Black McCuskey, a firm located in Downtown Canton with 28 lawyers, has significant experience advising clients in sophisticated matters where environmental considerations are prevalent.  A summary of this experience can be found here:

Although I am a member of a local law firm that is likewise qualified, so as not to distract from the point, I will not list my firm with the above examples.

As a litigation attorney, I often encounter situations where adverse local businesses believe their interests are better served by attorneys from Columbus or Cleveland.  Presumably, their thinking is that, if the firm is located in a bigger city, the quality of the legal representation must be better.  Many times this comes at greater cost.  It is not until after judgment is rendered do they realize that this is not true, and that our attorneys in Stark County are very equipped to handle the most sophisticated legal matters.  More often than not, at greater value to the client.

Many of our local municipalities, such as Jackson Township and Plain Township, utilize the services of our local Stark County attorneys in a wide range of legal matters.  I hope it becomes the standard that, no matter the perceived complexity of a project, all of our political agencies first contact our local law firms.  If the matter is indeed too sophisticated for a particular firm, all attorneys have an ethical obligation to decline the assignment.  However, I do not believe our local attorneys should be “skipped over” in favor of out-of-town lawyers based upon the perceived notion that it is beyond our skill set.  When this happens we are missing out on an opportunity to re-invest our tax dollars back into our local economy.  This should be avoided at all costs.

In sum, our political subdivisions request that our local law firms support their operations, which is done through paying taxes.  Our political subdivisions should in turn support our local law firms by hiring our local attorneys when services are needed.  We all support the hiring of local labor in connection with public projects because it re-invests in our local economy.  Hiring local law firms is no different.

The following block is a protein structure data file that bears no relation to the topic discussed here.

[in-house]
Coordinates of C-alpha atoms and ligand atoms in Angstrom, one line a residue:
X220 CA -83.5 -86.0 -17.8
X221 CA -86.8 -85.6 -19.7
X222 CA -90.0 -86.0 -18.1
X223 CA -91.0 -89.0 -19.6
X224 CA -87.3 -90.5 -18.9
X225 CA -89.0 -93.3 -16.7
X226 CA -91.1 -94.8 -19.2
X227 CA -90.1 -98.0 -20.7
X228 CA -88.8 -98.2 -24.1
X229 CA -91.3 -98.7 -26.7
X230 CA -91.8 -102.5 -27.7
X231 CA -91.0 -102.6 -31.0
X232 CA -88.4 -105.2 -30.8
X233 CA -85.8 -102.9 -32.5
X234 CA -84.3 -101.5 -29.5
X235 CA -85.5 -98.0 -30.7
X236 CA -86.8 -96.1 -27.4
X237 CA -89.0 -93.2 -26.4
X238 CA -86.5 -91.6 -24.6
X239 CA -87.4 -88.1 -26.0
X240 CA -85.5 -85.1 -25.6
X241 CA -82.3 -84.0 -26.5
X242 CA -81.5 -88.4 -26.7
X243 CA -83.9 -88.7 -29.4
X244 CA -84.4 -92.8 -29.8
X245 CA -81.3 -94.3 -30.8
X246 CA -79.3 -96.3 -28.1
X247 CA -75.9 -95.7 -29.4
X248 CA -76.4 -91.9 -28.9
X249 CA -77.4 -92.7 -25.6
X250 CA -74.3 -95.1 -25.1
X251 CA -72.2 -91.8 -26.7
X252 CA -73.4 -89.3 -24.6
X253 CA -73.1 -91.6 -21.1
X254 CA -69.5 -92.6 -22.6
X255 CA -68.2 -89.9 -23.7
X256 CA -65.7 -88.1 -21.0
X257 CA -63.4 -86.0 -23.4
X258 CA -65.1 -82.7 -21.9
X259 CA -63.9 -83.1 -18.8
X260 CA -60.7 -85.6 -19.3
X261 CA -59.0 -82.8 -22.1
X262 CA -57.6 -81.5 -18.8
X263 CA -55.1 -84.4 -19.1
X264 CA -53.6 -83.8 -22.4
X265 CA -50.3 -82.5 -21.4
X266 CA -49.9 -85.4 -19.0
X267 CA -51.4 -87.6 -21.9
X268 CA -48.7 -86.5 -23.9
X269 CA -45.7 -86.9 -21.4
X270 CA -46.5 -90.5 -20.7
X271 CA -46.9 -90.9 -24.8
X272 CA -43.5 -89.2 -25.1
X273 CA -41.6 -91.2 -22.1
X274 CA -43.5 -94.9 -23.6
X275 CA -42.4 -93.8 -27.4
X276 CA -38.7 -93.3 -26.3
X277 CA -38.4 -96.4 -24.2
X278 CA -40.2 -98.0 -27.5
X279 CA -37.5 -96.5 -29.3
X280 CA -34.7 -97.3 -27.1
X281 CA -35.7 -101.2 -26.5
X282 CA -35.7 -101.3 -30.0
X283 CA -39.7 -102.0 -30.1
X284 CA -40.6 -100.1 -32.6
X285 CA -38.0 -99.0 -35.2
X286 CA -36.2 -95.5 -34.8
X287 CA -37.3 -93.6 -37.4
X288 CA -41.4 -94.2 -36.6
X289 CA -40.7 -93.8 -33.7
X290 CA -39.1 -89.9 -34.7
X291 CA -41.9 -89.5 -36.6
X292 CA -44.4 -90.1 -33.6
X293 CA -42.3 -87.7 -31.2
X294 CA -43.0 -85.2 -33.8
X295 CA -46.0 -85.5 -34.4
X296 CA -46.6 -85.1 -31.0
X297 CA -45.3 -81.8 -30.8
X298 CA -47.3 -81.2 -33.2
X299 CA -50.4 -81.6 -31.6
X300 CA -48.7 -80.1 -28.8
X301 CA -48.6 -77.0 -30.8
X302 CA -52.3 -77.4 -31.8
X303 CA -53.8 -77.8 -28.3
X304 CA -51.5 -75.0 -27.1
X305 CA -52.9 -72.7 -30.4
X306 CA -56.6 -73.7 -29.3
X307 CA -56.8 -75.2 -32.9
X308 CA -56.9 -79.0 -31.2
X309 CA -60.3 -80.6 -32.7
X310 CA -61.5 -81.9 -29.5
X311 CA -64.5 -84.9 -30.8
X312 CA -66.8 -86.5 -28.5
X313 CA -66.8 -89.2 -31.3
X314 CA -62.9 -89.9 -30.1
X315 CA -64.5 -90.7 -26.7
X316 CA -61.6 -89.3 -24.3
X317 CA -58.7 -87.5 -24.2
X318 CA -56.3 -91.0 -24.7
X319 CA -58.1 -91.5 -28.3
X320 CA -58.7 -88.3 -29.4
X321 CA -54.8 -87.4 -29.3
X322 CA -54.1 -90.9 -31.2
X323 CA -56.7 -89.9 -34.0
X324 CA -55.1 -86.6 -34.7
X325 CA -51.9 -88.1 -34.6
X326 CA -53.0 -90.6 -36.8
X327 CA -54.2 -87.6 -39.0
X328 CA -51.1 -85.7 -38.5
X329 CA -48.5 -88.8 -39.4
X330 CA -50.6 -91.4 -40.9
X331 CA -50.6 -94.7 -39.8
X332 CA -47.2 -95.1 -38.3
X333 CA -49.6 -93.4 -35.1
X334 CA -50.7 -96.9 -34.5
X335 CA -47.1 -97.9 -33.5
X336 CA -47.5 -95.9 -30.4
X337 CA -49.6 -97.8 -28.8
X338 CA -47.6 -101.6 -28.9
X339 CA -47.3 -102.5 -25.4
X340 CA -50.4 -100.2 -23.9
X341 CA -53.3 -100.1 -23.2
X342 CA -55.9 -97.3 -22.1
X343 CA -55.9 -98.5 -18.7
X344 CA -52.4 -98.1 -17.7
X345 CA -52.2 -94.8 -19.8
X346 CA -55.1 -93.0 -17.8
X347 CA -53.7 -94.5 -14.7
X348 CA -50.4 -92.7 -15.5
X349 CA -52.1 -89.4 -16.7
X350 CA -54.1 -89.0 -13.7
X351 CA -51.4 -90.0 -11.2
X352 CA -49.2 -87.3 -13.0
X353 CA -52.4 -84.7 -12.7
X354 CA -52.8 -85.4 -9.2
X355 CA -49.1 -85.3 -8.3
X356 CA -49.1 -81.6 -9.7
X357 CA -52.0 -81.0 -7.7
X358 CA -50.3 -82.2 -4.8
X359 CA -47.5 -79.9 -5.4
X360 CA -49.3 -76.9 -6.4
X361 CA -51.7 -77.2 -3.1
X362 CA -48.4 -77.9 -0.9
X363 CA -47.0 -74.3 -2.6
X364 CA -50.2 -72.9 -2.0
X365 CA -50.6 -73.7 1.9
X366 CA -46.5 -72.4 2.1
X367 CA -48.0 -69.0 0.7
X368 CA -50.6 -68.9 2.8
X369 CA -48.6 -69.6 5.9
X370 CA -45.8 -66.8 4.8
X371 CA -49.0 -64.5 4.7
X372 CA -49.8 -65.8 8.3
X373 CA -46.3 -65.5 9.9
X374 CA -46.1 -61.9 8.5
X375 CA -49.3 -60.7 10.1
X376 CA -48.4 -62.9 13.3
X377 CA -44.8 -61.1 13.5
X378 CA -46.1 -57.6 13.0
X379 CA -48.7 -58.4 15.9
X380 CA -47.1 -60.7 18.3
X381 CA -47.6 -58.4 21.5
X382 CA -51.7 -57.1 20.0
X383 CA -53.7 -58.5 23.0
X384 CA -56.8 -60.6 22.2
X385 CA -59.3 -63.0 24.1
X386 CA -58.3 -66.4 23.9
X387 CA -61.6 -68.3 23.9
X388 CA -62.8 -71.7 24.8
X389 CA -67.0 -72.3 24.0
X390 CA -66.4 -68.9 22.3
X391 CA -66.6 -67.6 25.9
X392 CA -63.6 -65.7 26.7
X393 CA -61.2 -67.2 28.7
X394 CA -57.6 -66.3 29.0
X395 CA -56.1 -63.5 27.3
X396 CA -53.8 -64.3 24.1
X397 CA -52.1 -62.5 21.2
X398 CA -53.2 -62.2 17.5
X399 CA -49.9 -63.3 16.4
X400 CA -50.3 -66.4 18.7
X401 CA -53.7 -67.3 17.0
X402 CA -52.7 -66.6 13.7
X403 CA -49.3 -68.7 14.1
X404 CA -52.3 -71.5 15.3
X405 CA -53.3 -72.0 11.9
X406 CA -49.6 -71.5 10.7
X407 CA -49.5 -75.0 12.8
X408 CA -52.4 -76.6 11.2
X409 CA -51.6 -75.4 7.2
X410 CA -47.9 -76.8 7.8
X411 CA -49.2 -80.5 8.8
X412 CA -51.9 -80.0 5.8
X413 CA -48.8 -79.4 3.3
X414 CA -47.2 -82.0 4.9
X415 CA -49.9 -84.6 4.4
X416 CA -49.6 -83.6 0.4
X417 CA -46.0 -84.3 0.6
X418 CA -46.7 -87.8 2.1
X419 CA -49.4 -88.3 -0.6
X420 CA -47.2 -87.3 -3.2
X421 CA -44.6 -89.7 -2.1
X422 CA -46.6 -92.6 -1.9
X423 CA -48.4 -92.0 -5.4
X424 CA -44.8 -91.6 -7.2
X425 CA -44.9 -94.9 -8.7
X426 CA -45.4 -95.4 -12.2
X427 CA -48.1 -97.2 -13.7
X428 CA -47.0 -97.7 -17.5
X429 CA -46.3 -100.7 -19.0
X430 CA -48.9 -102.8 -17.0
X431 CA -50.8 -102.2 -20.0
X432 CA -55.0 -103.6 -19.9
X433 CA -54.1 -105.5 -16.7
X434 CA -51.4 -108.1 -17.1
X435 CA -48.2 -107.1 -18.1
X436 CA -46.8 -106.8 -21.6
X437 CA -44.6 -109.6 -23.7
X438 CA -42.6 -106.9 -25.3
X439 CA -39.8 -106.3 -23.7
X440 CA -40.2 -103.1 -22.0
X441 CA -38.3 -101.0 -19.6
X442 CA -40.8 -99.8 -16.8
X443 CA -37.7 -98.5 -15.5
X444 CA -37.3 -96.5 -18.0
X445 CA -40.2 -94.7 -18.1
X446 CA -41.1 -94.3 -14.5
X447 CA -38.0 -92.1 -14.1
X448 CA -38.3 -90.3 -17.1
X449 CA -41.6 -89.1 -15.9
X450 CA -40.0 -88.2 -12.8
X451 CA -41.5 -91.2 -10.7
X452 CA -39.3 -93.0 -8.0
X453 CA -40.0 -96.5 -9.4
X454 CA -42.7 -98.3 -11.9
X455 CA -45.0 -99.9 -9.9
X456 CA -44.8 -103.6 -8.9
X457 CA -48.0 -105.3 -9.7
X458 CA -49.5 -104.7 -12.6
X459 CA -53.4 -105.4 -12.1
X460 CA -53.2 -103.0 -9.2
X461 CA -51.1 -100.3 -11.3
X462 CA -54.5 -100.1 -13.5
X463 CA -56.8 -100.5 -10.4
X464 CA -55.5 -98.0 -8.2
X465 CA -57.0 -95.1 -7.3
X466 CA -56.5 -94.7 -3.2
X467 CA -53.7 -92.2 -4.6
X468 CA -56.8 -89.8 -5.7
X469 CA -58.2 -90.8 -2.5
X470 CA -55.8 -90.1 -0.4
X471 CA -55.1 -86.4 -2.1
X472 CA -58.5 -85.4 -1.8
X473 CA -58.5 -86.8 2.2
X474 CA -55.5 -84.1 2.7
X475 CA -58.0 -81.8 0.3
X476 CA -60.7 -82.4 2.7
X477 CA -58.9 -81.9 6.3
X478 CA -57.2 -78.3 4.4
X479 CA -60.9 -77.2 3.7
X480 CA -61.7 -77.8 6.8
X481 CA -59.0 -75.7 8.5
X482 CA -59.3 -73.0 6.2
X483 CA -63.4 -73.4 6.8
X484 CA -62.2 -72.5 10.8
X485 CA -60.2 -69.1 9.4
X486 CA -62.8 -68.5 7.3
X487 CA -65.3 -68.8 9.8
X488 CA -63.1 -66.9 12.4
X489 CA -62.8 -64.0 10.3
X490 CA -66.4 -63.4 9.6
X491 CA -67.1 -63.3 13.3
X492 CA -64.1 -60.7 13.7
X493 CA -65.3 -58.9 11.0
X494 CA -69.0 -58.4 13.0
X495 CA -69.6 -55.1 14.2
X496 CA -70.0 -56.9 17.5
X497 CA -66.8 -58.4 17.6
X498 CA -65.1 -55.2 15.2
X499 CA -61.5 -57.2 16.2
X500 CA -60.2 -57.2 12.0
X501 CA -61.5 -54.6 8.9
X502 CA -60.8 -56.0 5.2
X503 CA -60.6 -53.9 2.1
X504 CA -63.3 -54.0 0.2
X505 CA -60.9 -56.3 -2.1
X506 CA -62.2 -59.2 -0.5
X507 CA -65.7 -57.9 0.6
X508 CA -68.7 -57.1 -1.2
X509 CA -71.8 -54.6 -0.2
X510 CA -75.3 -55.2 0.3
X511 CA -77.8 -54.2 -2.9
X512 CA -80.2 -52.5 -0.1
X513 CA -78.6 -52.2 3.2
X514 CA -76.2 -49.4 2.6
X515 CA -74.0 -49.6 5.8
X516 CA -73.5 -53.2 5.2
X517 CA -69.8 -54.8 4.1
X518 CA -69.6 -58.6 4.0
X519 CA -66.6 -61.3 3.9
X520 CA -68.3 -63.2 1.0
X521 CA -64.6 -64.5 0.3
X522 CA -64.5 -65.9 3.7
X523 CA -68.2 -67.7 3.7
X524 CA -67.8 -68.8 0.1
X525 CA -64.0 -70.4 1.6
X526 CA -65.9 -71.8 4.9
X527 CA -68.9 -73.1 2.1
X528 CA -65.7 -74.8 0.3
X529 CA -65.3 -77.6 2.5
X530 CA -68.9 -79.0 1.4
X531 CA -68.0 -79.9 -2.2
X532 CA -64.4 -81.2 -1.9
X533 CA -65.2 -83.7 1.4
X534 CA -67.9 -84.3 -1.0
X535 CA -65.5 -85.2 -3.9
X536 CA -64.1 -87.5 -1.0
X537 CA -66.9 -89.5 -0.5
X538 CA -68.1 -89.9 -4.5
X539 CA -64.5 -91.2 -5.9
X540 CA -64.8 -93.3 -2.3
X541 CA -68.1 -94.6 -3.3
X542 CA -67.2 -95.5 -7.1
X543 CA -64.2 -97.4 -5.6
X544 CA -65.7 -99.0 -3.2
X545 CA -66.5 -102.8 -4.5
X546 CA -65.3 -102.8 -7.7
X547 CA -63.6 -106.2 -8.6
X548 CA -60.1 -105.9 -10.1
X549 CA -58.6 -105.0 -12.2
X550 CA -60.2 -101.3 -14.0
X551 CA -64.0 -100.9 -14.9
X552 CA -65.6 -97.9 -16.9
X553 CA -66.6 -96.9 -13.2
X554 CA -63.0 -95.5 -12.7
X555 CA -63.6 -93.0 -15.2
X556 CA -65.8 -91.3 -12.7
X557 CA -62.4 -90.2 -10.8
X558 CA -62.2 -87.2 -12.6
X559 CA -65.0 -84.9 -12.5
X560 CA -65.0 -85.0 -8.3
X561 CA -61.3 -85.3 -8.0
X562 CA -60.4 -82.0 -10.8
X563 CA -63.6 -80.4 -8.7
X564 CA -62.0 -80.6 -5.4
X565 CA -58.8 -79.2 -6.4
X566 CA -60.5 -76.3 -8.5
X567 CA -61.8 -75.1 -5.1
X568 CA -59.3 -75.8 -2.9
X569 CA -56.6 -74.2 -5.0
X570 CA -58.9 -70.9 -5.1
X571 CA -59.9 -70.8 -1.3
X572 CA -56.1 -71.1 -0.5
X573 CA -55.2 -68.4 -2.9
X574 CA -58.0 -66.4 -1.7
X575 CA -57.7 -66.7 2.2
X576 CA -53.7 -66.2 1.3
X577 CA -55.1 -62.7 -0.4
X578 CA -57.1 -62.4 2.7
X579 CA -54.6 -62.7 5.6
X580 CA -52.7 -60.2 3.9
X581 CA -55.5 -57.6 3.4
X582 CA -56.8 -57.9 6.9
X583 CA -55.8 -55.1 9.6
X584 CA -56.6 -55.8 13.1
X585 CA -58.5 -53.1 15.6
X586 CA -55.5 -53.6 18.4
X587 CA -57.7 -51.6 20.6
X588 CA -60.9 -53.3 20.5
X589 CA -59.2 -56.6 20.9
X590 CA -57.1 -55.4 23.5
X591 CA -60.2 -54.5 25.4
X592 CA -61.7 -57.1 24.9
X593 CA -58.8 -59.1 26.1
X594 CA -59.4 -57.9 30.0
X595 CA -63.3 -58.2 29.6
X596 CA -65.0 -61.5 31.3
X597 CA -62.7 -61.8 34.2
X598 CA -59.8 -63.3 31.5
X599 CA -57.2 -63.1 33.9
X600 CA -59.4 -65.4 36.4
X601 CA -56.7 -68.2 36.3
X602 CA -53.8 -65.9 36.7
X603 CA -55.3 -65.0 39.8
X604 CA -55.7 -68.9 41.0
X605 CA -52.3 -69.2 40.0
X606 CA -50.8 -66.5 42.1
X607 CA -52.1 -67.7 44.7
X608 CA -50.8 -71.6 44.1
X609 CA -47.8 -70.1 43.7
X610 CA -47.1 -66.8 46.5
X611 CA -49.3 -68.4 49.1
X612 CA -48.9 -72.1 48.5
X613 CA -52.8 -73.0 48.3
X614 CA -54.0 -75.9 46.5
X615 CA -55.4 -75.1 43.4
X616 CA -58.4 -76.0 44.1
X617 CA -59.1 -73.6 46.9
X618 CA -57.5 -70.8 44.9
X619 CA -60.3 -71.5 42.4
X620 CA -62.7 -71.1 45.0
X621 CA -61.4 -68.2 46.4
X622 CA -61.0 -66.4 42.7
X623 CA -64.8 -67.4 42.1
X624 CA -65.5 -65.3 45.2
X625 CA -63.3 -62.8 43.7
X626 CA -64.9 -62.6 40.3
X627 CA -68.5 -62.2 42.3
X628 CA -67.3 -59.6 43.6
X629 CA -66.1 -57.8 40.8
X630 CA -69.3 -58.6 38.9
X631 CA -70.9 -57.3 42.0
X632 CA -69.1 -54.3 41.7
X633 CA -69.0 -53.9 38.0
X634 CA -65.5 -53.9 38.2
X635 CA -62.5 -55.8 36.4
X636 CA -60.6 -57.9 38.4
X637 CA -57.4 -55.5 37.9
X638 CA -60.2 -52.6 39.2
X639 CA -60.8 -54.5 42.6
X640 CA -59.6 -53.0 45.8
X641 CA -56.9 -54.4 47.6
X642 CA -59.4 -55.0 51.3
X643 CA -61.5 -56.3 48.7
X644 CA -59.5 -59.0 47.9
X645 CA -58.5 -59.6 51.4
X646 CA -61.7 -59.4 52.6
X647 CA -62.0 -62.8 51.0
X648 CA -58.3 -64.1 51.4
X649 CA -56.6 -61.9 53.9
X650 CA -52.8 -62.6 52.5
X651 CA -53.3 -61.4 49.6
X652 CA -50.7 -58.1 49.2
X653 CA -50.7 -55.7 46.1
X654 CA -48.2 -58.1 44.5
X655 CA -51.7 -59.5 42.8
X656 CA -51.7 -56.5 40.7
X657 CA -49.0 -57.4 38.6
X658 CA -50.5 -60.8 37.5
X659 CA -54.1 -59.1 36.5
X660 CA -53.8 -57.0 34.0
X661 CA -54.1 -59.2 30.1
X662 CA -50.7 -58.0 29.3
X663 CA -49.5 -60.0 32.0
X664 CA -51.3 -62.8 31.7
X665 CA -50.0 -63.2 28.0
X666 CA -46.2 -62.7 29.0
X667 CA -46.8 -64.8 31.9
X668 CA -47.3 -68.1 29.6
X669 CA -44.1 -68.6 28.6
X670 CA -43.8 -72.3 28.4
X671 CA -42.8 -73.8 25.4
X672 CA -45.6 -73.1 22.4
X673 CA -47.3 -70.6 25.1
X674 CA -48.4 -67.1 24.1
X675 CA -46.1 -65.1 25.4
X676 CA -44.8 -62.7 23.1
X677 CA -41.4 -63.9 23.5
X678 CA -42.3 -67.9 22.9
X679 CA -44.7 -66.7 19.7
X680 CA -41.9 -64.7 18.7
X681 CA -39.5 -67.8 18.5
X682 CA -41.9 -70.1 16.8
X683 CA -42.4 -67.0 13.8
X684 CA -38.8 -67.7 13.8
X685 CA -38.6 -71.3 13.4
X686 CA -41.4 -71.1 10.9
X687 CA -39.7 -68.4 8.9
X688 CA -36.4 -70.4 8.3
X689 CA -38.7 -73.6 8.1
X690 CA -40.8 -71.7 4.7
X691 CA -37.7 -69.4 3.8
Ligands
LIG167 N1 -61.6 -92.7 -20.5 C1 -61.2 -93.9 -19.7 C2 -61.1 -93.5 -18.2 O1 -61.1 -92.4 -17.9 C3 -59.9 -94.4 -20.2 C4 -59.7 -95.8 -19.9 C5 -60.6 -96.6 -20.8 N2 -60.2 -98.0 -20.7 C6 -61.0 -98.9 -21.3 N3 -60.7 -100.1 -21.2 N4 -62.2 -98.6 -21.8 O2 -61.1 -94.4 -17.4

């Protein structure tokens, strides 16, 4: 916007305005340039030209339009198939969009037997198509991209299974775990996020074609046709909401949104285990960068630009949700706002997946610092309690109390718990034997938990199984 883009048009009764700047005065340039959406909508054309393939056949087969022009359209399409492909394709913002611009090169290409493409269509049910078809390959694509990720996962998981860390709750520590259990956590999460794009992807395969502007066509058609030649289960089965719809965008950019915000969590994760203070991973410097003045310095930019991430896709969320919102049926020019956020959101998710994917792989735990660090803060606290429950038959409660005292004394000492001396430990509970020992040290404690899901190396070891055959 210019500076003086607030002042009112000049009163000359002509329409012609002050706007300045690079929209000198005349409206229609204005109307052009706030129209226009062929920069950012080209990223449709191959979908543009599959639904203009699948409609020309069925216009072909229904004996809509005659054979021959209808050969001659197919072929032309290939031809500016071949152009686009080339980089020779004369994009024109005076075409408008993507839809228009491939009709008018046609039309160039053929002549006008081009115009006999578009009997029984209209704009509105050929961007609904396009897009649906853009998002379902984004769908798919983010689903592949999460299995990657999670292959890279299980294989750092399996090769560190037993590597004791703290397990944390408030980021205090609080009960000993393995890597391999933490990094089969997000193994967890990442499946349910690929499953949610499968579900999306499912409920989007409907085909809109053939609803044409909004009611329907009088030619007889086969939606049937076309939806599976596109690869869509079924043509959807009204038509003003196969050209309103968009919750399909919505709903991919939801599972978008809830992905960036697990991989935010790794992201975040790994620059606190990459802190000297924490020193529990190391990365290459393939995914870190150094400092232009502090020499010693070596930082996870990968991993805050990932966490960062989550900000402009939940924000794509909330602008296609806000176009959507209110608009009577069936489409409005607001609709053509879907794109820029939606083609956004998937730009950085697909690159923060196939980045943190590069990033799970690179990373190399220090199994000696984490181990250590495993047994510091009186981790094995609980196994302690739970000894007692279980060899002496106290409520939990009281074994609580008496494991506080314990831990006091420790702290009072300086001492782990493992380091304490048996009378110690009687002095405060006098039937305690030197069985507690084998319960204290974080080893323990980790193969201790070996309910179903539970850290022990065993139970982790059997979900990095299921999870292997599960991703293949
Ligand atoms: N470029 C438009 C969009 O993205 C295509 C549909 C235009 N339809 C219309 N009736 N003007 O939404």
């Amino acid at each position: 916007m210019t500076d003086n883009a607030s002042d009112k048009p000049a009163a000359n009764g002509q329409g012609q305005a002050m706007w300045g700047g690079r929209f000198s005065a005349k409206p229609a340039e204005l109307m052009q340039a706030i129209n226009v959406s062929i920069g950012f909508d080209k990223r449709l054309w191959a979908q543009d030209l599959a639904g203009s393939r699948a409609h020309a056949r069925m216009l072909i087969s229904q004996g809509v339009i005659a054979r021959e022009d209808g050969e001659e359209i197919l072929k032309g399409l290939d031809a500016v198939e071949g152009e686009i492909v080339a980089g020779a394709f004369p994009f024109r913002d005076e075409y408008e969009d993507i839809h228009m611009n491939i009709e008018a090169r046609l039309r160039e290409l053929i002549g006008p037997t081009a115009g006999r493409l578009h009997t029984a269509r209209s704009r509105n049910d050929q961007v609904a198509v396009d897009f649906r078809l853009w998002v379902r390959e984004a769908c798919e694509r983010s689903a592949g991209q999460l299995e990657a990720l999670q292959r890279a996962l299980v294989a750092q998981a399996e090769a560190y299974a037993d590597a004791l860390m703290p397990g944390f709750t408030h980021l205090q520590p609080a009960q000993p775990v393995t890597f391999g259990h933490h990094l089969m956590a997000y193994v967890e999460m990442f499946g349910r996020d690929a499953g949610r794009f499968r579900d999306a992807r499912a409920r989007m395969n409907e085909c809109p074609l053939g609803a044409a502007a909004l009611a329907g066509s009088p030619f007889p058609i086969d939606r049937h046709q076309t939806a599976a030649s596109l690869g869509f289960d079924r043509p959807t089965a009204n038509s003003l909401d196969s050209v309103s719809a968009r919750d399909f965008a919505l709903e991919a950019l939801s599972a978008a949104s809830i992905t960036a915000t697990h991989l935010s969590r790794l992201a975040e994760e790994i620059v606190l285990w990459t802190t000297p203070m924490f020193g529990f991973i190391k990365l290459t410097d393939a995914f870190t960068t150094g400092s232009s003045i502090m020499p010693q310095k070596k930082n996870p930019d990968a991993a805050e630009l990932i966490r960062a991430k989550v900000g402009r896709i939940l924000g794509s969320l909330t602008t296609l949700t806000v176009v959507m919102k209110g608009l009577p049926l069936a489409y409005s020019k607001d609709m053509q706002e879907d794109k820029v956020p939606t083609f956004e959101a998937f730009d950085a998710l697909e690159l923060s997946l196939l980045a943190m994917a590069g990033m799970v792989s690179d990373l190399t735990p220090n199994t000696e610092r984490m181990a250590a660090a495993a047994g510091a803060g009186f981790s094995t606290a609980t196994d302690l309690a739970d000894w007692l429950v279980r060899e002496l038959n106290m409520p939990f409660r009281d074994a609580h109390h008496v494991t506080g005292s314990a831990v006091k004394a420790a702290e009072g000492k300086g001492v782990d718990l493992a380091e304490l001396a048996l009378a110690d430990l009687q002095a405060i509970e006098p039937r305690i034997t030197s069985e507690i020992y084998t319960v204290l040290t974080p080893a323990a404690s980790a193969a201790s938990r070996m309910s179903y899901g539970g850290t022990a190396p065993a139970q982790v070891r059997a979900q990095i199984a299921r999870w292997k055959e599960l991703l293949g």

To me, there was not enough "due diligence" done by city and county officials in determining whether or not Stark County has law firms that have the competence and experience (and specifically, litigation experience, for the eventuality that could there be a contract enforcement problem) to qualify for the WRF business.

It is unacceptable to me as Stark County Sewer District customer and as a media person who closely watches the processes of government, to see this apparent "goof up" on "due diligence" in determining who is correct (Bridenstine or Mack) as to whether or not the business could have been awarded locally.

The county and city both need to adopt a more formal way of evaluating local capabilities and avoid what Mack was faced with Monday night:  a piece of emergency legislation that needed more work to determine whether or not Bartos' assessment was correct.

In this instance, because the WRF is Canton's facility, the burden was on the Healy administration and, in terms of thorough oversight, Canton city council.

Only members Mack, Hawk, Cirelli and Schulman raised questions/concerns or made comments.

Where was the rest of council?

With Canton and Stark County struggling to cope with currently stressed economic/financial conditions, we citizens cannot abide "stumbling, bumbling local governments."

And such is what I have seen in all too many times coming out of the Mayor William J. Healy, II administration!